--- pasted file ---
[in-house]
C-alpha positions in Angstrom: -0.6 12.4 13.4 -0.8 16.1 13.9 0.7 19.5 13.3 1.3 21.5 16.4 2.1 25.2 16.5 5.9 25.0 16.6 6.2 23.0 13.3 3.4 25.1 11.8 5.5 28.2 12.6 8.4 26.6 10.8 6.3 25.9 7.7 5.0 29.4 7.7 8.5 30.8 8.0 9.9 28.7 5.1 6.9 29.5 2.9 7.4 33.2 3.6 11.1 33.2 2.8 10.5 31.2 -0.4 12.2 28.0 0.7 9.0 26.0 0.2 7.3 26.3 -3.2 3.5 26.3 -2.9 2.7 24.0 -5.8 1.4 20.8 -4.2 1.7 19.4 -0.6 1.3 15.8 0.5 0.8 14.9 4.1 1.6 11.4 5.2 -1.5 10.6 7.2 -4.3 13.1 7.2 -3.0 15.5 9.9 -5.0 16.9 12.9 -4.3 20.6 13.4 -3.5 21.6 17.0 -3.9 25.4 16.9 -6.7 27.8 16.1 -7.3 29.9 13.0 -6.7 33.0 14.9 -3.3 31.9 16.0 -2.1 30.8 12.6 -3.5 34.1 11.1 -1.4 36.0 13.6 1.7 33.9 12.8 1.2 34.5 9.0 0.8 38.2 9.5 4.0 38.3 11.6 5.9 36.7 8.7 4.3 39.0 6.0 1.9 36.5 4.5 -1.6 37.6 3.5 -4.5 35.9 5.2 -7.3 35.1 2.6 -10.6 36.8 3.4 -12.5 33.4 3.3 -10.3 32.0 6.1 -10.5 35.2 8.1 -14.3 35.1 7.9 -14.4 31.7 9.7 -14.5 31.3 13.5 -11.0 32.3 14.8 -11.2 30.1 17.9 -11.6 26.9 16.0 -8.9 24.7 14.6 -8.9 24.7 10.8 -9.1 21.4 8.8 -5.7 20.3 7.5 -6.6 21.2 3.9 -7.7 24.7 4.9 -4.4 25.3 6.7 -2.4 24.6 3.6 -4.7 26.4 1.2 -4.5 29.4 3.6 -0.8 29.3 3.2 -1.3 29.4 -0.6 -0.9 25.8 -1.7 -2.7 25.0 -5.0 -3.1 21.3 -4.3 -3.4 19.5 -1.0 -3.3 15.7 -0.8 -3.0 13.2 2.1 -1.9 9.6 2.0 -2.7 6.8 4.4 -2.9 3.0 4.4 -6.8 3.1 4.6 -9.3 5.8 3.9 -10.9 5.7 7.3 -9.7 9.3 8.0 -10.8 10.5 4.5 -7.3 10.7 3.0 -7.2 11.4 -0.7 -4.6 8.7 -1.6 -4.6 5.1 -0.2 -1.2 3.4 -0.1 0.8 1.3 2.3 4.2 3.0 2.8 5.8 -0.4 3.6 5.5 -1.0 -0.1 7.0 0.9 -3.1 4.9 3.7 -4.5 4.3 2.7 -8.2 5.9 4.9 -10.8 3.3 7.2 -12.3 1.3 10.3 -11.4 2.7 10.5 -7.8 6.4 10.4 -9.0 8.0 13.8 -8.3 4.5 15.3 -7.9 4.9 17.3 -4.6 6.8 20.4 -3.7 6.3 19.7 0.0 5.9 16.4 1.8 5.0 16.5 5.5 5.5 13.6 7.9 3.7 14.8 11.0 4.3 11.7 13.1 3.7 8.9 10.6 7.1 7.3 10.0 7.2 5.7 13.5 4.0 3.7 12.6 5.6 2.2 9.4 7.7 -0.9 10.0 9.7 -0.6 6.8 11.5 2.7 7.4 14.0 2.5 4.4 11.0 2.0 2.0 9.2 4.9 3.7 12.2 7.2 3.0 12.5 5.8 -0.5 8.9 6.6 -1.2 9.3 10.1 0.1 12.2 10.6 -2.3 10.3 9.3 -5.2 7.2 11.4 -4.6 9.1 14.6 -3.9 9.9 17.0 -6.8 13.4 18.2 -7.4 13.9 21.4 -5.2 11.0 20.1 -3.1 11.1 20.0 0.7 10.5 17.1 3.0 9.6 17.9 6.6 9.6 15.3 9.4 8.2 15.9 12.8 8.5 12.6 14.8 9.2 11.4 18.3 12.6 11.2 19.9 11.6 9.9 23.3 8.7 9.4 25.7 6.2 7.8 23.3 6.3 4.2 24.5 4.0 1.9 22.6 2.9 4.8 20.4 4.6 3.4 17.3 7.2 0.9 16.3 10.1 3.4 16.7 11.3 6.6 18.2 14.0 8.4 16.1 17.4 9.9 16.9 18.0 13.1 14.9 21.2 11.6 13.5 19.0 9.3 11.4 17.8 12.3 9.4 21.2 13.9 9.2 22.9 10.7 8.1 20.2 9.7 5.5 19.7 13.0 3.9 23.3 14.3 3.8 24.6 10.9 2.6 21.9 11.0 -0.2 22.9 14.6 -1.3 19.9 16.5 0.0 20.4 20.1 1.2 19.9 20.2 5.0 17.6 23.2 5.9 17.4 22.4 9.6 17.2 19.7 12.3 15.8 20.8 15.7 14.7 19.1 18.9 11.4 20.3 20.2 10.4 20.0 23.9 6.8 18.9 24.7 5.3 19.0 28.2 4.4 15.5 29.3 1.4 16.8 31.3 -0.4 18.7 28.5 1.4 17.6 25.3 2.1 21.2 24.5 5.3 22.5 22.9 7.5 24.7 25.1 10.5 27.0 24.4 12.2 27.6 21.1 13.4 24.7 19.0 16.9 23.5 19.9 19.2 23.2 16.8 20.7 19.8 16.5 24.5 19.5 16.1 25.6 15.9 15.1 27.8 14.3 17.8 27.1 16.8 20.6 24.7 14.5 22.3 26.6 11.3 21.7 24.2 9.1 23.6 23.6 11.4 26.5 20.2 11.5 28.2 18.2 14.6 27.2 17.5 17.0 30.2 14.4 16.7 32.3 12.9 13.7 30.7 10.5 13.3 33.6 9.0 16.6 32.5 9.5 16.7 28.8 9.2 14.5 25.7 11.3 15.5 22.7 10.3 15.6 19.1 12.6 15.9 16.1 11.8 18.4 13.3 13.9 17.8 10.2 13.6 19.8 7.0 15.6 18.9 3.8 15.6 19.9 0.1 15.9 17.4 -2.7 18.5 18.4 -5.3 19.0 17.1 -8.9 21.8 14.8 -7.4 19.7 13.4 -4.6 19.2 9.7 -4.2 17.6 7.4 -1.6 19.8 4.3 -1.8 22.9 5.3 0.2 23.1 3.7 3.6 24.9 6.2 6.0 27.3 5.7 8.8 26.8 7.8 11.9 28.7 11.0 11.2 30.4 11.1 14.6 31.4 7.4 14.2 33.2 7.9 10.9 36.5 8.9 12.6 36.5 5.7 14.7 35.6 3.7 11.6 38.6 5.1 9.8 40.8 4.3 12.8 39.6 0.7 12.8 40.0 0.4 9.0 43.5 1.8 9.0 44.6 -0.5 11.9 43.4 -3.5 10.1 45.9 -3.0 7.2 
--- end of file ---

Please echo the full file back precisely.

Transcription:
[in-house]
C-alpha positions in Angstrom: -0.6 12.4 13.4 -0.8 16.1 13.9 0.7 19.5 13.3 1.3 21.5 16.4 2.1 25.2 16.5 5.9 25.0 16.6 6.2 23.0 13.3 3.4 25.1 11.8 5.5 28.2 12.6 8.4 26.6 10.8 6.3 25.9 7.7 5.0 29.4 7.7 8.5 30.8 8.0 9.9 28.7 5.1 6.9 29.5 2.9 7.4 33.2 3.6 11.1 33.2 2.8 10.5 31.2 -0.4 12.2 28.0 0.7 9.0 26.0 0.2 7.3 26.3 -3.2 3.5 26.3 -2.9 2.7 24.0 -5.8 1.4 20.8 -4.2 1.7 19.4 -0.6 1.3 15.8 0.5 0.8 14.9 4.1 1.6 11.4 5.2 -1.5 10.6 7.2 -4.3 13.1 7.2 -3.0 15.5 9.9 -5.0 16.9 12.9 -4.3 20.6 13.4 -3.5 21.6 17.0 -3.9 25.4 16.9 -6.7 27.8 16.1 -7.3 29.9 13.0 -6.7 33.0 14.9 -3.3 31.9 16.0 -2.1 30.8 12.6 -3.5 34.1 11.1 -1.4 36.0 13.6 1.7 33.9 12.8 1.2 34.5 9.0 0.8 38.2 9.5 4.0 38.3 11.6 5.9 36.7 8.7 4.3 39.0 6.0 1.9 36.5 4.5 -1.6 37.6 3.5 -4.5 35.9 5.2 -7.3 35.1 2.6 -10.6 36.8 3.4 -12.5 33.4 3.3 -10.3 32.0 6.1 -10.5 35.2 8.1 -14.3 35.1 7.9 -14.4 31.7 9.7 -14.5 31.3 13.5 -11.0 32.3 14.8 -11.2 30.1 17.9 -11.6 26.9 16.0 -8.9 24.7 14.6 -8.9 24.7 10.8 -9.1 21.4 8.8 -5.7 20.3 7.5 -6.6 21.2 3.9 -7.7 24.7 4.9 -4.4 25.3 6.7 -2.4 24.6 3.6 -4.7 26.4 1.2 -4.5 29.4 3.6 -0.8 29.3 3.2 -1.3 29.4 -0.6 -0.9 25.8 -1.7 -2.7 25.0 -5.0 -3.1 21.3 -4.3 -3.4 19.5 -1.0 -3.3 15.7 -0.8 -3.0 13.2 2.1 -1.9 9.6 2.0 -2.7 6.8 4.4 -2.9 3.0 4.4 -6.8 3.1 4.6 -9.3 5.8 3.9 -10.9 5.7 7.3 -9.7 9.3 8.0 -10.8 10.5 4.5 -7.3 10.7 3.0 -7.2 11.4 -0.7 -4.6 8.7 -1.6 -4.6 5.1 -0.2 -1.2 3.4 -0.1 0.8 1.3 2.3 4.2 3.0 2.8 5.8 -0.4 3.6 5.5 -1.0 -0.1 7.0 0.9 -3.1 4.9 3.7 -4.5 4.3 2.7 -8.2 5.9 4.9 -10.8 3.3 7.2 -12.3 1.3 10.3 -11.4 2.7 10.5 -7.8 6.4 10.4 -9.0 8.0 13.8 -8.3 4.5 15.3 -7.9 4.9 17.3 -4.6 6.8 20.4 -3.7 6.3 19.7 0.0 5.9 16.4 1.8 5.0 16.5 5.5 5.5 13.6 7.9 3.7 14.8 11.0 4.3 11.7 13.1 3.7 8.9 10.6 7.1 7.3 10.0 7.2 5.7 13.5 4.0 3.7 12.6 5.6 2.2 9.4 7.7 -0.9 10.0 9.7 -0.6 6.8 11.5 2.7 7.4 14.0 2.5 4.4 11.0 2.0 2.0 9.2 4.9 3.7 12.2 7.2 3.0 12.5 5.8 -0.5 8.9 6.6 -1.2 9.3 10.1 0.1 12.2 10.6 -2.3 10.3 9.3 -5.2 7.2 11.4 -4.6 9.1 14.6 -3.9 9.9 17.0 -6.8 13.4 18.2 -7.4 13.9 21.4 -5.2 11.0 20.1 -3.1 11.1 20.0 0.7 10.5 17.1 3.0 9.6 17.9 6.6 9.6 15.3 9.4 8.2 15.9 12.8 8.5 12.6 14.8 9.2 11.4 18.3 12.6 11.2 19.9 11.6 9.9 23.3 8.7 9.4 25.7 6.2 7.8 23.3 6.3 4.2 24.5 4.0 1.9 22.6 2.9 4.8 20.4 4.6 3.4 17.3 7.2 0.9 16.3 10.1 3.4 16.7 11.3 6.6 18.2 14.0 8.4 16.1 17.4 9.9 16.9 18.0 13.1 14.9 21.2 11.6 13.5 19.0 9.3 11.4 17.8 12.3 9.4 21.2 13.9 9.2 22.9 10.7 8.1 20.2 9.7 5.5 19.7 13.0 3.9 23.3 14.3 3.8 24.6 10.9 2.6 21.9 11.0 -0.2 22.9 14.6 -1.3 19.9 16.5 0.0 20.4 20.1 1.2 19.9 20.2 5.0 17.6 23.2 5.9 17.4 22.4 9.6 17.2 19.7 12.3 15.8 20.8 15.7 14.7 19.1 18.9 11.4 20.3 20.2 10.4 20.0 23.9 6.8 18.9 24.7 5.3 19.0 28.2 4.4 15.5 29.3 1.4 16.8 31.3 -0.4 18.7 28.5 1.4 17.6 25.3 2.1 21.2 24.5 5.3 22.5 22.9 7.5 24.7 25.1 10.5 27.0 24.4 12.2 27.6 21.1 13.4 24.7 19.0 16.9 23.5 19.9 19.2 23.2 16.8 20.7 19.8 16.5 24.5 19.5 16.1 25.6 15.9 15.1 27.8 14.3 17.8 27.1 16.8 20.6 24.7 14.5 22.3 26.6 11.3 21.7 24.2 9.1 23.6 23.6 11.4 26.5 20.2 11.5 28.2 18.2 14.6 27.2 17.5 17.0 30.2 14.4 16.7 32.3 12.9 13.7 30.7 10.5 13.3 33.6 9.0 16.6 32.5 9.5 16.7 28.8 9.2 14.5 25.7 11.3 15.5 22.7 10.3 15.6 19.1 12.6 15.9 16.1 11.8 18.4 13.3 13.9 17.8 10.2 13.6 19.8 7.0 15.6 18.9 3.8 15.6 19.9 0.1 15.9 17.4 -2.7 18.5 18.4 -5.3 19.0 17.1 -8.9 21.8 14.8 -7.4 19.7 13.4 -4.6 19.2 9.7 -4.2 17.6 7.4 -1.6 19.8 4.3 -1.8 22.9 5.3 0.2 23.1 3.7 3.6 24.9 6.2 6.0 27.3 5.7 8.8 26.8 7.8 11.9 28.7 11.0 11.2 30.4 11.1 14.6 31.4 7.4 14.2 33.2 7.9 10.9 36.5 8.9 12.6 36.5 5.7 14.7 35.6 3.7 11.6 38.6 5.1 9.8 40.8 4.3 12.8 39.6 0.7 12.8 40.0 0.4 9.0 43.5 1.8 9.0 44.6 -0.5 11.9 43.4 -3.5 10.1 45.9 -3.0 7.2 